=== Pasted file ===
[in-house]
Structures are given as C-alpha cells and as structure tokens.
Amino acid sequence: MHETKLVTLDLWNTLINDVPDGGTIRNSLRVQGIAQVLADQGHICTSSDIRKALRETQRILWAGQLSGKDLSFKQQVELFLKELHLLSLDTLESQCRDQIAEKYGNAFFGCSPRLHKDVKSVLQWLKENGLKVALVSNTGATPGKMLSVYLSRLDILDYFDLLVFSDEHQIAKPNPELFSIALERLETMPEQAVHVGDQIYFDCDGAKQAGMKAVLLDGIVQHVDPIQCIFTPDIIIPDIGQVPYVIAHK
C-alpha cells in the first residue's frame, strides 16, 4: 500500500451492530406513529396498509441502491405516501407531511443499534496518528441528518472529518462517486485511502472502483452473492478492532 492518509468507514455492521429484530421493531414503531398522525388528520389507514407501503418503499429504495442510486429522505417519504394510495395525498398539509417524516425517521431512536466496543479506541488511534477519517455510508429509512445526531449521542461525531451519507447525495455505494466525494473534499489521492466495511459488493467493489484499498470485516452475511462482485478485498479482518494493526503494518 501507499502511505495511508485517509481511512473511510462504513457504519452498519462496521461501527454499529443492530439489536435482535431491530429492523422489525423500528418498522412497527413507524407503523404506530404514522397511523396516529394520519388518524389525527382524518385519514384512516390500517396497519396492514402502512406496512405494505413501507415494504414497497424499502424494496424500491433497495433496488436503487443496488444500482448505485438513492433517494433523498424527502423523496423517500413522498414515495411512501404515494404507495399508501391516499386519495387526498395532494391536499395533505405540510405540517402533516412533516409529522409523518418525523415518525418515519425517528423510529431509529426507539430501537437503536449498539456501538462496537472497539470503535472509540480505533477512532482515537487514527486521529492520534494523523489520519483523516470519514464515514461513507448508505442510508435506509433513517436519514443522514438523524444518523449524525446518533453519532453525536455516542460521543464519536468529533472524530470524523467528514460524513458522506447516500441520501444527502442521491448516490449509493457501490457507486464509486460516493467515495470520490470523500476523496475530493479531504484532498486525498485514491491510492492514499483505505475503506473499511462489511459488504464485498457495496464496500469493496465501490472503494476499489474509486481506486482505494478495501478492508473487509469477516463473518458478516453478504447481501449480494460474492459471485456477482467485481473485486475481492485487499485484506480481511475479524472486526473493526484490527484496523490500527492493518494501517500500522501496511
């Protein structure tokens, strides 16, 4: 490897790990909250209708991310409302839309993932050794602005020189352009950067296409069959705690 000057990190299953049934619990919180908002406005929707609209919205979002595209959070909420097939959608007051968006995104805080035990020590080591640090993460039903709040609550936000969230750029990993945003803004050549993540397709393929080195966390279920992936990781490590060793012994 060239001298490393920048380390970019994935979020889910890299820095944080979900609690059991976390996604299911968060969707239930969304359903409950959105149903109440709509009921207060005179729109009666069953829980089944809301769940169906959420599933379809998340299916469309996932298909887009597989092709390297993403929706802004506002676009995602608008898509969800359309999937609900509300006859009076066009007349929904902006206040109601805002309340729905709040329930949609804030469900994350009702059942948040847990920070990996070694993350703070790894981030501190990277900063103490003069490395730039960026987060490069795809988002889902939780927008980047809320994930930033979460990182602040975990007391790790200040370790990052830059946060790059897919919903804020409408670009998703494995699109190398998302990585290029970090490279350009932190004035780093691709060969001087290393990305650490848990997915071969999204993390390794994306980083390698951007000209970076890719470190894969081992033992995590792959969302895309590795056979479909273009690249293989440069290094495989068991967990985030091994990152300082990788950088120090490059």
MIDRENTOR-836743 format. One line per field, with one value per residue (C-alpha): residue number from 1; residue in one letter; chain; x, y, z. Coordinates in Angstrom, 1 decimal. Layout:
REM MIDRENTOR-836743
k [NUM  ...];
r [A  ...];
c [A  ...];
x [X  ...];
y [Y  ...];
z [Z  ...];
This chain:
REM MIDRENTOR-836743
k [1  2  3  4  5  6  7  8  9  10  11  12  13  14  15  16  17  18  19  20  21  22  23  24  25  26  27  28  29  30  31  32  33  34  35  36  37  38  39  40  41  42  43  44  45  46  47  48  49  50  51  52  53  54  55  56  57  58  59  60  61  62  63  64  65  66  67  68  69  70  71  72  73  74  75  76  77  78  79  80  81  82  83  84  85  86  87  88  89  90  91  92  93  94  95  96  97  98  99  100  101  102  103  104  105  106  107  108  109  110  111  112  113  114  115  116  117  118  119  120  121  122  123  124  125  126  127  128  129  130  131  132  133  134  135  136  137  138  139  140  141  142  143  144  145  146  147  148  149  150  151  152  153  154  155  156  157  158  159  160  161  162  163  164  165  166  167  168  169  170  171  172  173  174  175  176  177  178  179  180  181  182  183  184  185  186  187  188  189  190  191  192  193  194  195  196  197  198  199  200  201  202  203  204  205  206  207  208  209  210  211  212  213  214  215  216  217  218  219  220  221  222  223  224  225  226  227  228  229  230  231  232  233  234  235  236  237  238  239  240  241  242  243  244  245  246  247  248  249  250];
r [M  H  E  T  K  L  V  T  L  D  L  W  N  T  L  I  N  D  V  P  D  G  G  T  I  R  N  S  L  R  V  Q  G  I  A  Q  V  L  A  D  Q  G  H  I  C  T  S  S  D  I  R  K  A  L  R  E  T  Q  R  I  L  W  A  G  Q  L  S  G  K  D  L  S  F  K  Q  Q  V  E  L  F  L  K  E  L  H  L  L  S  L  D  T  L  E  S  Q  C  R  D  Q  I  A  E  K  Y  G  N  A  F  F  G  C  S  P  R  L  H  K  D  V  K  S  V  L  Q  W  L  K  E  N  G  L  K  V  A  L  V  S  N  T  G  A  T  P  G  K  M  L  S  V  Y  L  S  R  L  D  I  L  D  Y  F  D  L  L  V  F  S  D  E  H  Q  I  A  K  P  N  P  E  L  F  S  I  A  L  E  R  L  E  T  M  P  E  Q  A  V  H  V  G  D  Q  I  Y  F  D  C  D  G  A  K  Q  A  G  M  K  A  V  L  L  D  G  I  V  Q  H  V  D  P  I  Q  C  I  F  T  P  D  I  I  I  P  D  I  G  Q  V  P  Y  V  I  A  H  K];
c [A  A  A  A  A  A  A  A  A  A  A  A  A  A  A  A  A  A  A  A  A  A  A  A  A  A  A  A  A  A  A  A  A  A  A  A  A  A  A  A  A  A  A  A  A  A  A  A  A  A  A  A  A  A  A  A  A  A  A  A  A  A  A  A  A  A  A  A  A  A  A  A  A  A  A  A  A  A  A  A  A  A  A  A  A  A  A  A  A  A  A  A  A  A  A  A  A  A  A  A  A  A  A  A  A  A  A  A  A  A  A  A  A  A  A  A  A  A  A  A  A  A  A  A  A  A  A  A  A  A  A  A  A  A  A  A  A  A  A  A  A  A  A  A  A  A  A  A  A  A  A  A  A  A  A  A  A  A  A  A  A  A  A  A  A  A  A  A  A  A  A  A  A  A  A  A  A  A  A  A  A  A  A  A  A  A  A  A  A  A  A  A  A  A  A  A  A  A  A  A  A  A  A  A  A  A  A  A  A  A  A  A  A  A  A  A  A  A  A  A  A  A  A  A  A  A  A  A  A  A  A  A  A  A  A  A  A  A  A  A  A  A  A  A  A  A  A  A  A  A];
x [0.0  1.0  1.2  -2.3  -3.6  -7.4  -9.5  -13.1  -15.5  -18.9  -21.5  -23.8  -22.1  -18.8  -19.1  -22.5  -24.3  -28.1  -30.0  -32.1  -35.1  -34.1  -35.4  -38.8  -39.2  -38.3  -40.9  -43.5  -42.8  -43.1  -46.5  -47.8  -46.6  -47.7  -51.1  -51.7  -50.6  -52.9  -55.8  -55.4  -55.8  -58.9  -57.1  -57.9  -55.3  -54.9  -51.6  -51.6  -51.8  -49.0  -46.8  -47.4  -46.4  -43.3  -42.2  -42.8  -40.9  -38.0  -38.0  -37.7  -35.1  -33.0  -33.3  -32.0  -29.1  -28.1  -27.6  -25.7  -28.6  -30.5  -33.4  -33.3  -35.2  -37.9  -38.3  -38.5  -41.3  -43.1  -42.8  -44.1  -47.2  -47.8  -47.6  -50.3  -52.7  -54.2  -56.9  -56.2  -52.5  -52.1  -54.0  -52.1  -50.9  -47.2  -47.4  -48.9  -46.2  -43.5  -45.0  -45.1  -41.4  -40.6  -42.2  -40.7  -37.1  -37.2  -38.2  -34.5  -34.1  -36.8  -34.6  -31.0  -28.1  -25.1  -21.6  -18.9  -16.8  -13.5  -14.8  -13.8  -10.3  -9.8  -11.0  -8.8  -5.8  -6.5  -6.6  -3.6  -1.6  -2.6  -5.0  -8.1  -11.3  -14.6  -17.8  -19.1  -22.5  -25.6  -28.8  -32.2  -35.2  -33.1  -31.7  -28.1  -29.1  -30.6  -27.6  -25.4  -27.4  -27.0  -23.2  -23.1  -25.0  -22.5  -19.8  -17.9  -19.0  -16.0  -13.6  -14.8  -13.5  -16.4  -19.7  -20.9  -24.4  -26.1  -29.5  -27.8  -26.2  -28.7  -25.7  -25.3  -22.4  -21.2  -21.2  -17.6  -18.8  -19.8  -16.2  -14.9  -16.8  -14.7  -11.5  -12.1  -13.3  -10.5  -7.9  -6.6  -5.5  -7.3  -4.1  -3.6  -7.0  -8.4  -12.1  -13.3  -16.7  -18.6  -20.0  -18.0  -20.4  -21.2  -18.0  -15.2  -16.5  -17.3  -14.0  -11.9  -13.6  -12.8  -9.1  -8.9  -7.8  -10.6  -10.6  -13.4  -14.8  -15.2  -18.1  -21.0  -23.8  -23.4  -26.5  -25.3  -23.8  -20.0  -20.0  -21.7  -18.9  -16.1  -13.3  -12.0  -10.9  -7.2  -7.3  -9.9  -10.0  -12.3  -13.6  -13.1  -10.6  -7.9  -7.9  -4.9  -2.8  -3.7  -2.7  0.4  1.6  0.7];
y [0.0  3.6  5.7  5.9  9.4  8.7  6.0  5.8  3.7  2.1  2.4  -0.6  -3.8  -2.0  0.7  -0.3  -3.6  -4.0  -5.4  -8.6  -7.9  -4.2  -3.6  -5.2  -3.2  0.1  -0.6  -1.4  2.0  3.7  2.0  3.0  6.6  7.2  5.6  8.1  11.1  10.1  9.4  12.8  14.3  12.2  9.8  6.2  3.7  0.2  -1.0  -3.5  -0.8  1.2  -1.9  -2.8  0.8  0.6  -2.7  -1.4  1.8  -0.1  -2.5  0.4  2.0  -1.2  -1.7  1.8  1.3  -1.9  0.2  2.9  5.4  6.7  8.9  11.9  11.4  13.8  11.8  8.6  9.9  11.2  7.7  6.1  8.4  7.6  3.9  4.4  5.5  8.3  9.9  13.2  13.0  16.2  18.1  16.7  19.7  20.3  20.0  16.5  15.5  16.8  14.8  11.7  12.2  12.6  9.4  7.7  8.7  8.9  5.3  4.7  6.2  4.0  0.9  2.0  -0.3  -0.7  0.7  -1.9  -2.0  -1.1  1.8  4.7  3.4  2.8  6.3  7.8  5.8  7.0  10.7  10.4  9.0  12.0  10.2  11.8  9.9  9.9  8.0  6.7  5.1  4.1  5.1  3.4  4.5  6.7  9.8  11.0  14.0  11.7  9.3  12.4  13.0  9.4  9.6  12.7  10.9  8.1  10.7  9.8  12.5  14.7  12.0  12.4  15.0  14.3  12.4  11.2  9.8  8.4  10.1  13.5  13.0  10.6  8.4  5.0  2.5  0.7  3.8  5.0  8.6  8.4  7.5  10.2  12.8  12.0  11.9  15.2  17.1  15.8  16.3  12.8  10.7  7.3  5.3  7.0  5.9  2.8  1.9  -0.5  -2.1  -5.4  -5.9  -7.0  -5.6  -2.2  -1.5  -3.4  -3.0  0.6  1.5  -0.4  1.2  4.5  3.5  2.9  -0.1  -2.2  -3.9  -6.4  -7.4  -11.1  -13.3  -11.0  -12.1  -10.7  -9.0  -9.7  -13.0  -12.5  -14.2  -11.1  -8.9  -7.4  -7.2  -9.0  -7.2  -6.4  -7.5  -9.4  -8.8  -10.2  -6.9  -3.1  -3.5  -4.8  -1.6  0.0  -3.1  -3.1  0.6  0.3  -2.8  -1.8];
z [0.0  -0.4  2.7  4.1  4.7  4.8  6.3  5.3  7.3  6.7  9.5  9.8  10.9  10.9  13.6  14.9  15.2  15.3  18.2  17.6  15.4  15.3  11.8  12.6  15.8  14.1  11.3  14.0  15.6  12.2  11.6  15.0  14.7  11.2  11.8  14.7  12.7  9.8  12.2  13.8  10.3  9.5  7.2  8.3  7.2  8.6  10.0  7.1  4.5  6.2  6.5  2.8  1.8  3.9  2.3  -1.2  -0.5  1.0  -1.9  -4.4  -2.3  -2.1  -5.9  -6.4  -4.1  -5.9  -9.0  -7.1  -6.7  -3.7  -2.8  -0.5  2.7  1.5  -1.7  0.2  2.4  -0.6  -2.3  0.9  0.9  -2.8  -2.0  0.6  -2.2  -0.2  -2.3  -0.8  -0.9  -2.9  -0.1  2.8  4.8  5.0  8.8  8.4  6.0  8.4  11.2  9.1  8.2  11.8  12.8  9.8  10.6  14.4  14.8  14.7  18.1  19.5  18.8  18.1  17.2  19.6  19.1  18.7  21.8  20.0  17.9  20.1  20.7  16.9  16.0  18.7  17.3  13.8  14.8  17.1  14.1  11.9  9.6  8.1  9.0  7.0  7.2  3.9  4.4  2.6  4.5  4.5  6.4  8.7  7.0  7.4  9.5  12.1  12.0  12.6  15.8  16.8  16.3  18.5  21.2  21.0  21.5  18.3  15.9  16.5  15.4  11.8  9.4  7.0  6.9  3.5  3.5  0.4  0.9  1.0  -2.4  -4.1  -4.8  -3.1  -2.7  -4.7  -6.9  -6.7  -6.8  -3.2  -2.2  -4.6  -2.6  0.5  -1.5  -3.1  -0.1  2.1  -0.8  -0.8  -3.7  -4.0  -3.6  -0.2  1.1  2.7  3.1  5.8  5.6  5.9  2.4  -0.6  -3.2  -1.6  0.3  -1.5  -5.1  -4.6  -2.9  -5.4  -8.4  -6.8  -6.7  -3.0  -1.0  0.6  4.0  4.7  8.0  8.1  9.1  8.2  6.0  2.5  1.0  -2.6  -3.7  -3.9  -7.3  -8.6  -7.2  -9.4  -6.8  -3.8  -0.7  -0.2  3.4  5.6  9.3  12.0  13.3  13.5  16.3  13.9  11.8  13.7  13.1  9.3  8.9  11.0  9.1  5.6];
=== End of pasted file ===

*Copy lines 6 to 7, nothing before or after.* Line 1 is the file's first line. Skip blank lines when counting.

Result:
MIDRENTOR-836743 format. One line per field, with one value per residue (C-alpha): residue number from 1; residue in one letter; chain; x, y, z. Coordinates in Angstrom, 1 decimal. Layout:
REM MIDRENTOR-836743